Dissertation Title: How to Grow a Spaceship: A Hybrid Living Material (HLM) Framework for Developing Technological Interfaces to Complex Living Systems
Future-facing organizations forecast that our ability to design with biological systems—from genes, to bodies, to biospheres—will play a crucial role in meeting humanity’s goals for both planetary sustainability and long-term space exploration. Our foundational “spaceship” Earth is our only current form of sustained life-support, and yet we anticipate that the regenerative functions of our large-scale living systems are failing due to the Anthropocene. Our ability to productively and reciprocally mediate with complex living systems presents an intricate, urgent problem that necessitates hyper-interdisciplinary tools and expertise. While there are growing examples of how engineers and designers have merged the principles of artificial technology with biological processes, even these efforts are dispersed across disparate foci. Thus, there is need for a directive and an enabling structure to organize and assimilate tools and perspectives that guide research at the intersection of living systems and critical technology for the future.
This dissertation establishes the field of Hybrid Living Materials (HLMs) as the study of how to interface human-designed systems with living materials, processes, and environments. In support of this goal, I define a conceptual HLM Framework that provides information-based hierarchical levels for HLM technology development: Materials, Modules, and Systems. To substantiate these level classifications, I present a corpus of projects that demonstrate novel approaches for coupling living systems to material fabrication processes, regulation programs, and architectural-ecosystem designs. Finally, to demonstrate the HLM Framework’s ability to address increasingly complex systems, I detail two “cross-level” research initiatives that integrate emergent phenomena exhibited by model organism groups: social bees and microbes. Results of these investigations produced data-rich, high-throughput, and interlinked tool suites that enable living systems to work in tandem with advanced analytical, computational, experimental, and collaborative technologies for cross-boundary information sharing and generation.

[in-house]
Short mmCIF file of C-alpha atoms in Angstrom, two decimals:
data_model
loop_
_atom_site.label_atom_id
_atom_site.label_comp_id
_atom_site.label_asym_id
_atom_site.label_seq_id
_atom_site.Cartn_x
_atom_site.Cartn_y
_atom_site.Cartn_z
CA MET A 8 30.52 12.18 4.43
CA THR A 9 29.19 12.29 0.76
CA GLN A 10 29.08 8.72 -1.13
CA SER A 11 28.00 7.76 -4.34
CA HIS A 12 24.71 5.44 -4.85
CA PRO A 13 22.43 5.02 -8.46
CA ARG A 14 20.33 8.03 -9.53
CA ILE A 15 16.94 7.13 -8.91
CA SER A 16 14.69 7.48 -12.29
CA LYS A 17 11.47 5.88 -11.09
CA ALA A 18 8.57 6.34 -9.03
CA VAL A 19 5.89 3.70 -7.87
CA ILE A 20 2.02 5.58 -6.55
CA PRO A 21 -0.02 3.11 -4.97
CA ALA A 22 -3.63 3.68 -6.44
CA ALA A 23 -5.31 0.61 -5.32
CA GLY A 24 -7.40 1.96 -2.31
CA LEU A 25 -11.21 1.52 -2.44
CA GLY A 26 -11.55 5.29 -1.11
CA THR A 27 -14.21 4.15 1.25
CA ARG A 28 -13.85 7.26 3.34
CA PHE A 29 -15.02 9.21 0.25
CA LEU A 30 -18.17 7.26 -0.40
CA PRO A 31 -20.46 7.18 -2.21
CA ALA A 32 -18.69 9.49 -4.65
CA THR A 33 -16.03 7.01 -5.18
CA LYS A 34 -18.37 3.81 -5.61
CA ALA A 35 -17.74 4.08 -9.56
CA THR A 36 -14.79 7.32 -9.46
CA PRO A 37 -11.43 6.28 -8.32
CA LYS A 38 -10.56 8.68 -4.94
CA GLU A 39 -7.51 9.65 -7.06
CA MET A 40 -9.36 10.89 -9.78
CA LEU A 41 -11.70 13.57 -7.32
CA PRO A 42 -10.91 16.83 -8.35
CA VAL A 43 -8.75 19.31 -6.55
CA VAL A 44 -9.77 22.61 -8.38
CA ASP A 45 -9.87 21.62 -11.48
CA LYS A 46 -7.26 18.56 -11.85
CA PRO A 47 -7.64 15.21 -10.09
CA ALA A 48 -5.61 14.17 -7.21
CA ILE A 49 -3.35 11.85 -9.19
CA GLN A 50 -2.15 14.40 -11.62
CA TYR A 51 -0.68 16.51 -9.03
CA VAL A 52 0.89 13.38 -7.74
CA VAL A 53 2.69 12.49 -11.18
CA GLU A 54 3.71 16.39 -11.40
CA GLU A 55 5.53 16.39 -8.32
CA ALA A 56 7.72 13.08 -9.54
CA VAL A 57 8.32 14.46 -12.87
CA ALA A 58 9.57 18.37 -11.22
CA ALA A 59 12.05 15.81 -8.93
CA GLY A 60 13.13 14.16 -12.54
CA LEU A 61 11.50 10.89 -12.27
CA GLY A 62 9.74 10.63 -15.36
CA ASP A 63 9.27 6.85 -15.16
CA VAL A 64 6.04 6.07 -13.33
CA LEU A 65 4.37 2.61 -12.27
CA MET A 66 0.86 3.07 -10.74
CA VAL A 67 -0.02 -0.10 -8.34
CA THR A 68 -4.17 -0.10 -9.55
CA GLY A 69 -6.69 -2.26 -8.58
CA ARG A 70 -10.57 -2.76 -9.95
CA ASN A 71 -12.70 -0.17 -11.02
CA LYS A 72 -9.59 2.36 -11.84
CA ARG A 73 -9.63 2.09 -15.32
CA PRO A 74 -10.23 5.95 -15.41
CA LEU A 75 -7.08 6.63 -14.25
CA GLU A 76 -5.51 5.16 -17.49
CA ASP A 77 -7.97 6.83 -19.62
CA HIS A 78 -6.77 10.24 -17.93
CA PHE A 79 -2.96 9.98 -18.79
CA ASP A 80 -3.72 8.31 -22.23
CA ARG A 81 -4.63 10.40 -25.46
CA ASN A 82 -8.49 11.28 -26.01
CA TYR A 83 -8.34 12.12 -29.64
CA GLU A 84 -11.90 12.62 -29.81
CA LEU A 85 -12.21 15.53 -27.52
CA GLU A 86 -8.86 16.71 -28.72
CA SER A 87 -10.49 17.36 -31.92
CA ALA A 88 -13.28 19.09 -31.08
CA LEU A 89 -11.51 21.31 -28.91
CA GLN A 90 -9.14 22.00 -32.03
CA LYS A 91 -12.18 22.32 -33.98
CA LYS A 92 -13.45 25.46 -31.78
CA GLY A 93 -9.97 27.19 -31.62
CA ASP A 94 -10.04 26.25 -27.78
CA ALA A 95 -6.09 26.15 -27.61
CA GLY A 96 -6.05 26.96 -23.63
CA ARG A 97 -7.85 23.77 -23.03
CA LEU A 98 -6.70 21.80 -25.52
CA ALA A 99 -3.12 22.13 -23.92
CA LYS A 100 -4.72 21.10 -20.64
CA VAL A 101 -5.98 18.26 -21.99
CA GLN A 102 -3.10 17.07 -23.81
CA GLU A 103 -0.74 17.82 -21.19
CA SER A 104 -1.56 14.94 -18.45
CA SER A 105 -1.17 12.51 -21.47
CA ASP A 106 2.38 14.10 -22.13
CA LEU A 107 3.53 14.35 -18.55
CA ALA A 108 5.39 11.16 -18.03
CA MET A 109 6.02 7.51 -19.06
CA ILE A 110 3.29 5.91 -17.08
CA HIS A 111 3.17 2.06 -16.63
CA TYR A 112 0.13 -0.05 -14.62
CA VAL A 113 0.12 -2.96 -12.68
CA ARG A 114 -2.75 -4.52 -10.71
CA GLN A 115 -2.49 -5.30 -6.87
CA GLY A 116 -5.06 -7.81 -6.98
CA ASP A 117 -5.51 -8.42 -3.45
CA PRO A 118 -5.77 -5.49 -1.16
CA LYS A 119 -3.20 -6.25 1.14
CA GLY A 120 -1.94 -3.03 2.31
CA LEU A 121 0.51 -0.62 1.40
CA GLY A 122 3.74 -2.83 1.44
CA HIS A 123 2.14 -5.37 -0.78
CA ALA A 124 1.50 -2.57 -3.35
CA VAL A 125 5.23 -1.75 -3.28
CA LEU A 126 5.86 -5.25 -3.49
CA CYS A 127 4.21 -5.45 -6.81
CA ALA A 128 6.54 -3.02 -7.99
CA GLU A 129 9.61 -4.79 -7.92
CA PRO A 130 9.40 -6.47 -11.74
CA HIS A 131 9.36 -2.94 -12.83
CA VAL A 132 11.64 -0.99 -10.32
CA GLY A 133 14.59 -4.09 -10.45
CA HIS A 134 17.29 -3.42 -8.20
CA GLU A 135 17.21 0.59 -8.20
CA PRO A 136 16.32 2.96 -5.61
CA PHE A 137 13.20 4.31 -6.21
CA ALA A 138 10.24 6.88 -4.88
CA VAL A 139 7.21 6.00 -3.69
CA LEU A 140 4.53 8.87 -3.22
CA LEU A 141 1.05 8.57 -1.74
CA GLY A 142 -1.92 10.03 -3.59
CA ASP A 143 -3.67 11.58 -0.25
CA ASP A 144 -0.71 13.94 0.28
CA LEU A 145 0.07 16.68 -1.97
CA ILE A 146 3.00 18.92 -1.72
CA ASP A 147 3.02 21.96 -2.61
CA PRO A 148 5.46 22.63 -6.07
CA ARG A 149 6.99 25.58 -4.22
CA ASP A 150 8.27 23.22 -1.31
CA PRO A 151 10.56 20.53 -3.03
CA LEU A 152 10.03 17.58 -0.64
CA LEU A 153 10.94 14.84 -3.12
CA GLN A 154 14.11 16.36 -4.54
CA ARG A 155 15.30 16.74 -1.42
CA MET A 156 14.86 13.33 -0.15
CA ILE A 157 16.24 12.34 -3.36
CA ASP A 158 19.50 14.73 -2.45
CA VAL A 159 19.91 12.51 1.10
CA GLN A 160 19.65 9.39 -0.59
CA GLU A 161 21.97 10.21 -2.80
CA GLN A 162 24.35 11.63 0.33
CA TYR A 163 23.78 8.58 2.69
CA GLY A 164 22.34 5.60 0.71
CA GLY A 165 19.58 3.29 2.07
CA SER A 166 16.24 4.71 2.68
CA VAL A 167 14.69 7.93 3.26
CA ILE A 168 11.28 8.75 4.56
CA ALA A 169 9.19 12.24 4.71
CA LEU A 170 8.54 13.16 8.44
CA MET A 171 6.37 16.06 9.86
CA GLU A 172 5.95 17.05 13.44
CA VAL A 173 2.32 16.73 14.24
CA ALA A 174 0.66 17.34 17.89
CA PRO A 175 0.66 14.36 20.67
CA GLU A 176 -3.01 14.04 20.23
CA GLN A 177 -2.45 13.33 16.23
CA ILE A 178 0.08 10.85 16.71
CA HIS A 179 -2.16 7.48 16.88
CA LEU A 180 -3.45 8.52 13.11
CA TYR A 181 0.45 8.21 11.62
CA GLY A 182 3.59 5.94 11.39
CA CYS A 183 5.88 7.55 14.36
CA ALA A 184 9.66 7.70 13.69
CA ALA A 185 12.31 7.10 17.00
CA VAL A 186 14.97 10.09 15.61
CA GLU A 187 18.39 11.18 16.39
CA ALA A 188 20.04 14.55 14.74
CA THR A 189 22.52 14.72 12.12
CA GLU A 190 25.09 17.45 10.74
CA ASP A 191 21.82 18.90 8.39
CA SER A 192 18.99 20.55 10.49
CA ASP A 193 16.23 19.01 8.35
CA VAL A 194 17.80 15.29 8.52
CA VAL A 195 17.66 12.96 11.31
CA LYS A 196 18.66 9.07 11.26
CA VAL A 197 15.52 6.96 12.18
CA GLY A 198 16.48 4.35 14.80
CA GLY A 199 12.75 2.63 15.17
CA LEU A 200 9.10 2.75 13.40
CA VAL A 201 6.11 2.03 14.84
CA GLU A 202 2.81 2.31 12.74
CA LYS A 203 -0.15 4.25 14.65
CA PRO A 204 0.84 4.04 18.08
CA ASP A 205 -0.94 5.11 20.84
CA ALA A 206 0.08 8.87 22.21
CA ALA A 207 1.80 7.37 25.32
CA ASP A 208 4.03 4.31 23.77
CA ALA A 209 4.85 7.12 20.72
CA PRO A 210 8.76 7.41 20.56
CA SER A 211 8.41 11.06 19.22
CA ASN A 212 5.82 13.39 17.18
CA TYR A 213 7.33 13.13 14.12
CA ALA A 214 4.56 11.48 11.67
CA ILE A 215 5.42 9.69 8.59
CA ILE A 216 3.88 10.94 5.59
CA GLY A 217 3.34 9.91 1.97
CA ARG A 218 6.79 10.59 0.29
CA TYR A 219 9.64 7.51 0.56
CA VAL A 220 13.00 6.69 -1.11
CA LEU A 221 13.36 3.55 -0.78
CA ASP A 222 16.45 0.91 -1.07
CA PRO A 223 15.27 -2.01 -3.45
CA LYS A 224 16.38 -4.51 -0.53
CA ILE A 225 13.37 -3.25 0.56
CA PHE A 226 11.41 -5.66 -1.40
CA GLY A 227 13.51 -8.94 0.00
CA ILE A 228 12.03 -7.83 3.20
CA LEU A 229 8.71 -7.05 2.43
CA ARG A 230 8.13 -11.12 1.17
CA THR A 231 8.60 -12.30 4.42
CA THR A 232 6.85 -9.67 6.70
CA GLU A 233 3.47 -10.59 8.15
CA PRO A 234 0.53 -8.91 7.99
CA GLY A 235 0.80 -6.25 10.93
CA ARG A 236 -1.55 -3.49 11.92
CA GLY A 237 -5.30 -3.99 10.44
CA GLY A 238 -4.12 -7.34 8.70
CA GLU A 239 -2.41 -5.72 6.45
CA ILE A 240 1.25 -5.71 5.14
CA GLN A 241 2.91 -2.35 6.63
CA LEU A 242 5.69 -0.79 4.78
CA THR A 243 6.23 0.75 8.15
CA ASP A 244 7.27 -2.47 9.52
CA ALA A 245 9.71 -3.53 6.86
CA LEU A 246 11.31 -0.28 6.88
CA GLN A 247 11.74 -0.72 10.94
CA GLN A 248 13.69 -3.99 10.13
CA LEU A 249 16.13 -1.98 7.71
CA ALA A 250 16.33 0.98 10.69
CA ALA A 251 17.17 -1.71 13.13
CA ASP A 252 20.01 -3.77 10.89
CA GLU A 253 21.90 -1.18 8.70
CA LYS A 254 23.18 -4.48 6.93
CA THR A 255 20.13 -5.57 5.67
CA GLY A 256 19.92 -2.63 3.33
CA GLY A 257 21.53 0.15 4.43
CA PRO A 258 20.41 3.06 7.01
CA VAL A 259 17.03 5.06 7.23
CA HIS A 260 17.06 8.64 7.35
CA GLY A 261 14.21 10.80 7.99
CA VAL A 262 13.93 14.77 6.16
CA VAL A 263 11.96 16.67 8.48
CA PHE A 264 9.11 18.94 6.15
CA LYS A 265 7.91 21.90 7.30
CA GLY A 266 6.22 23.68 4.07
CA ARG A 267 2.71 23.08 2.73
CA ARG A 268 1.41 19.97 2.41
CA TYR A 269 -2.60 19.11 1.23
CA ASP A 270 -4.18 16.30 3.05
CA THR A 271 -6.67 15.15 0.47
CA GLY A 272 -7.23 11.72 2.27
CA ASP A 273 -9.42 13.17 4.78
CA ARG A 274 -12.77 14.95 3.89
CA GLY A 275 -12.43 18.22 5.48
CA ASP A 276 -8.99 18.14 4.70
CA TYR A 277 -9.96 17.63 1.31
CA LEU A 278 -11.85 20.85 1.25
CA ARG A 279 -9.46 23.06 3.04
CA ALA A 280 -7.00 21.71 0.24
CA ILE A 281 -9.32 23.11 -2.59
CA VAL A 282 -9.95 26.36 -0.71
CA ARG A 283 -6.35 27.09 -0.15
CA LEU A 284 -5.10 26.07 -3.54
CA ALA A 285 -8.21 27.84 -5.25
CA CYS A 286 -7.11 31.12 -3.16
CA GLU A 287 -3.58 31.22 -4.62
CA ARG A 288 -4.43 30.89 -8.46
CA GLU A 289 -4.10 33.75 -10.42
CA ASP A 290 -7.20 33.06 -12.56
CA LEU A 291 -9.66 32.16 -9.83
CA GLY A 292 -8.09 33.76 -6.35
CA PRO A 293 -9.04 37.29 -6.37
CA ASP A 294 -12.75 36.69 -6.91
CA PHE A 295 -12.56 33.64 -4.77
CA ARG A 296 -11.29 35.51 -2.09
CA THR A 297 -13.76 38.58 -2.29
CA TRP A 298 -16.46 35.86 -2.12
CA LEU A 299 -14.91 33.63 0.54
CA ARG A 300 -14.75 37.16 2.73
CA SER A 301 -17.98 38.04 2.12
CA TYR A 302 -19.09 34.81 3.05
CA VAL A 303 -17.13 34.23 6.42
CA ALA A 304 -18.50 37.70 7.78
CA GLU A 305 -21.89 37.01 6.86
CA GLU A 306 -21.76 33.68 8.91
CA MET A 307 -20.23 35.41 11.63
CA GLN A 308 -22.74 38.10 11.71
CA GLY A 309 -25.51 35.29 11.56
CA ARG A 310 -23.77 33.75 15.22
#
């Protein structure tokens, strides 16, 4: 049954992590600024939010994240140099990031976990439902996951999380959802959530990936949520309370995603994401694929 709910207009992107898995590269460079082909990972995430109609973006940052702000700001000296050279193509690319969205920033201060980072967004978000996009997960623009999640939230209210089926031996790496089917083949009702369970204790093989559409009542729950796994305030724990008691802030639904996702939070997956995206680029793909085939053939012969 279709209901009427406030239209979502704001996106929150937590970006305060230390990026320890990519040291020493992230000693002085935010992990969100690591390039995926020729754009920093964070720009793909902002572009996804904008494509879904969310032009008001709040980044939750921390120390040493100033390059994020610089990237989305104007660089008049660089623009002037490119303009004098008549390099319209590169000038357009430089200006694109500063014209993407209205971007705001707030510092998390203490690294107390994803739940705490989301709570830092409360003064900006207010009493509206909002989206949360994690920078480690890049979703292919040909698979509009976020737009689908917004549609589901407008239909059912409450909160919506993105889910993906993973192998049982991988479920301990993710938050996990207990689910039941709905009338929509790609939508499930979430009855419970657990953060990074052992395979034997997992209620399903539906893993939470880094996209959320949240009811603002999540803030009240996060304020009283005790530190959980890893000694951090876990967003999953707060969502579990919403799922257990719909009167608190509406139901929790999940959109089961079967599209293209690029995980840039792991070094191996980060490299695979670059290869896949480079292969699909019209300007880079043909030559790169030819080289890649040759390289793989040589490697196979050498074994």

This dissertation contributes a conceptual and practical basis for the cross-disciplinary development of hierarchically complex tools for mediation with living systems. The goal of this work is to shift our perception of technology such that humans and complex living systems may co-author mutually beneficial collaborations for joint survival on Earth and in space.
Prof. Neri Oxman
Associate Professor of Media Arts and Sciences, Director of the Mediated Matter Group, Massachusetts Institute of Technology
Prof. Pamela Silver
Elliot T & Onie H Adams Professor of Biochemistry and Systems Biology, Wyss Institute for Biologically Inspired Engineering, Harvard University & Medical School
Prof. Dava Newman
Apollo Professor of Aeronautics and Astronautics, Harvard-MIT Health, Sciences, & Technology (HST), Institute for Medical Engineering & Science, Massachusetts Institute of Technology